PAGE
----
Weekly Reading Insights: Pinchas 5764



Overview of the Weekly Reading: Pinchas

To be read on 21 Tamuz 5764 (July 10th )
TTorah: Numbers 25:10-30:1
Jeremiah 1:1-2:3 (1st of 3 "Haftorahs of Punishment")

Pinchas is the 8th Reading out of 10 in Numbers and 41sth overall, and 2nd out of 54 in overall length.

Pirkei Avot: Chapter One

Pinchas  receives priesthood as reward for his zealous act (see end of Balak) of killing a tribal prince who acted immorally. After that is the census of all the tribes followed by instructions for dividing the Land of Israel according to families. The five daughters of Tzelofchad came to Moshe saying that their father died leaving no male heir to inherit his portion of land. G-d commands that these women be given their father’s portion and also commands what should happen in all future cases where a direct heir is not available. Before his death, G-d tells Moshe to view the Land from Mt. Avarim, as he will not enter it; instead, Yehoshua, his main pupil and attendant, is publicly commissioned as future leader of the Jews. The parsha concludes listing details concerning daily, Shabbat, new month, and holiday offerings.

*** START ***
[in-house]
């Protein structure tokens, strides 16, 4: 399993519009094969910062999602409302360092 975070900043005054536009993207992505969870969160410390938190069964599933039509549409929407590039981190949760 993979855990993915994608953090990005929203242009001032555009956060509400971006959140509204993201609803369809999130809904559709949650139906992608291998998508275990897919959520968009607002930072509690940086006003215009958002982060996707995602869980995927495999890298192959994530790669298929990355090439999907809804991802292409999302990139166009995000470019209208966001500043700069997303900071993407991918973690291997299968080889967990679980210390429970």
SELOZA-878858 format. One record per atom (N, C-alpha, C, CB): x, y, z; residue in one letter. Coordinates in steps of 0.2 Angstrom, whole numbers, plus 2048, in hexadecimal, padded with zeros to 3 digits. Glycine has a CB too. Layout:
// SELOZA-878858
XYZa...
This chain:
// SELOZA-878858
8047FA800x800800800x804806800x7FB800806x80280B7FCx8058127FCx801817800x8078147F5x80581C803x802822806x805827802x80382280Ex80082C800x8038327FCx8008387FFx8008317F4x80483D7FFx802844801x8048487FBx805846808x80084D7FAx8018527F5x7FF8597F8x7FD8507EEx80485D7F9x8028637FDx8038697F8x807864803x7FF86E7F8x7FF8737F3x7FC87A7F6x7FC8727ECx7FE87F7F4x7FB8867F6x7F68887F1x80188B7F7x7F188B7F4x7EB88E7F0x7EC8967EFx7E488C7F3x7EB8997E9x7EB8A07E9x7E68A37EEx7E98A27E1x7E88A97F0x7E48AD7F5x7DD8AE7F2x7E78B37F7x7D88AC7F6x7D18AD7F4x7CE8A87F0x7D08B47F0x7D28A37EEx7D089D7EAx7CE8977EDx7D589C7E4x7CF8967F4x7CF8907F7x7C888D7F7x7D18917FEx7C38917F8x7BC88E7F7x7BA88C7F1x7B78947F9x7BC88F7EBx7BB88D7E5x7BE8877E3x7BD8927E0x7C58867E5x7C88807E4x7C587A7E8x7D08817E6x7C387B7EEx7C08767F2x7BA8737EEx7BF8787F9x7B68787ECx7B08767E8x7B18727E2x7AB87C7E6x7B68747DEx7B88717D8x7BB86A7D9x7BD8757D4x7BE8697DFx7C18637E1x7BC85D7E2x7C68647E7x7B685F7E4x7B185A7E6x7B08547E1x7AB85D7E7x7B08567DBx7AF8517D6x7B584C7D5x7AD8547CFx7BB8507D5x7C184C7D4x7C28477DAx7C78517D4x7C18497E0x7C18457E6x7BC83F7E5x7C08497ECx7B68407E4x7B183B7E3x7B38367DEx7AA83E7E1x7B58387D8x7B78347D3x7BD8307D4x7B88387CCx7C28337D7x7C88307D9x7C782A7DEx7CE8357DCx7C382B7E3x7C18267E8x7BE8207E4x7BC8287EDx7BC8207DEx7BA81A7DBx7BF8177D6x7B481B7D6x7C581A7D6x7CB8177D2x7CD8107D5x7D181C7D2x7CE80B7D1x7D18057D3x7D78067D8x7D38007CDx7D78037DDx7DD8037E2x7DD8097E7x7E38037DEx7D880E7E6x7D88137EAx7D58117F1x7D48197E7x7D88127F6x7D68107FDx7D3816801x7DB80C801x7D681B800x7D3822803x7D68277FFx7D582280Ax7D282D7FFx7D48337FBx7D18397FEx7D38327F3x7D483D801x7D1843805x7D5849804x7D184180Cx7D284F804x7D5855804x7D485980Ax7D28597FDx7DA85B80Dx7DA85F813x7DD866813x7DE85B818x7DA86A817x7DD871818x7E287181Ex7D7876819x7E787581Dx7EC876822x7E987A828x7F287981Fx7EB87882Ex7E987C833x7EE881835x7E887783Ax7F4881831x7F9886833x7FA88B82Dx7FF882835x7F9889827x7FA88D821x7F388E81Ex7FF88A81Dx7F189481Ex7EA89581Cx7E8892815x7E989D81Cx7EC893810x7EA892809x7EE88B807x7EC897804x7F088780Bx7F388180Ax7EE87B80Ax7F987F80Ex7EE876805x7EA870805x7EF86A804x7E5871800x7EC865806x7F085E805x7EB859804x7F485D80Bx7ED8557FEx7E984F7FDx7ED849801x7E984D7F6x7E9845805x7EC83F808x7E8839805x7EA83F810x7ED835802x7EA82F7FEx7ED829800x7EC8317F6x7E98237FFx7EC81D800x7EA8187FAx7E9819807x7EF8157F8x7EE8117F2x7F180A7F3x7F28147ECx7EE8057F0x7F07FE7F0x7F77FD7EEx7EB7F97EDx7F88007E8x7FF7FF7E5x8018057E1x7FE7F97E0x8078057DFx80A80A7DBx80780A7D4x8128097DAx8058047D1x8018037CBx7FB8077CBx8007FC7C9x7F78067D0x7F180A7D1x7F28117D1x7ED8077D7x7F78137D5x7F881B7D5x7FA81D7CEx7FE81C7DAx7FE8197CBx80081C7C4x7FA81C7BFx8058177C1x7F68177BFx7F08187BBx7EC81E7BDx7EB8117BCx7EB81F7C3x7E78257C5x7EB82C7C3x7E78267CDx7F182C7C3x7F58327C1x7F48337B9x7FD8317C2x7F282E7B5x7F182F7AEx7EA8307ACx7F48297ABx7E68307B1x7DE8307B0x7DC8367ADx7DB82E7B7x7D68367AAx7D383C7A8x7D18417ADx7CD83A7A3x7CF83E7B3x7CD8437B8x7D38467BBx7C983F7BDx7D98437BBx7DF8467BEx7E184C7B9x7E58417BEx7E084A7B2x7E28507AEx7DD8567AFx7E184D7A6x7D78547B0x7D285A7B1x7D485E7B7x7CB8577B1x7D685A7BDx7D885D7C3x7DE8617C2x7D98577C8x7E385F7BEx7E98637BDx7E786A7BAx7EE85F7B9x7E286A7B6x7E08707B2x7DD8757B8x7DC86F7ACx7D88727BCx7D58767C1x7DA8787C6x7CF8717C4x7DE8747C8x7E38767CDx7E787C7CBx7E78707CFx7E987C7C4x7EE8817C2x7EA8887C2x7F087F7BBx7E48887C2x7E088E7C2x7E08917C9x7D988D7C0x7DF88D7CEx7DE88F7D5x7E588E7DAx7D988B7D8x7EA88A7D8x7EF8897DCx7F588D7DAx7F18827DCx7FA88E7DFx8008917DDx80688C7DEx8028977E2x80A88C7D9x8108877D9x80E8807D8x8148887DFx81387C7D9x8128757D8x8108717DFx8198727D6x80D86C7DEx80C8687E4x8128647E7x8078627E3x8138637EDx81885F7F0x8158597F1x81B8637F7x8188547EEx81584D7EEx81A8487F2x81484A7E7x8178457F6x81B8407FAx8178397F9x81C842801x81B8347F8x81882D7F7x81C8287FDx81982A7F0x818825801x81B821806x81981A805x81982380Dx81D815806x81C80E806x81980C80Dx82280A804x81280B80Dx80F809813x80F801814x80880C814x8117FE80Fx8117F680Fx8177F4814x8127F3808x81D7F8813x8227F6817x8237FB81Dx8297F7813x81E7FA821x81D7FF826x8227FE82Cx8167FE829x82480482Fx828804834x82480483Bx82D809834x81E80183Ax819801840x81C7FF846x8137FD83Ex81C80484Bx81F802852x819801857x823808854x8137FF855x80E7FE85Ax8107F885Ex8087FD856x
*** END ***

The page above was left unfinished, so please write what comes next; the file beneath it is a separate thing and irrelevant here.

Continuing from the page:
From the holy Zohar, teachings of Rabbi Shimon bar Yochai (Z:41-64/Pinchas)

Abraham saw in the stars that he would have no children, but that changed after G-d promised him that a son would be born to him and Sarah.

For the full article, click to the "Weekly Torah" section on our KabbalaOnline site.

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From the holy Ari, Rabbi Yitzchak Luria of Safed (A:41-64/Pinchas)

The nut symbolizes in Kabbala the phenomenon of evil surrounding holiness, just as the shells of the nut surround the inner meat. Here, too, anger is a shell that must be discarded, and in so doing, one reveals the inner goodness of the soul.

For the full article, click to the "Weekly Torah" section on our KabbalaOnline site.

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From the Shelah, Shney Luchot HaBrit by Rabbi Isaiah Horowitz (S:41-64/Pinchas)

G-d answered these angels that He was well aware that even if the righteous people had admonished their compatriots, it would have been to no avail.

For the full article, click to the "Weekly Torah" section on our KabbalaOnline site.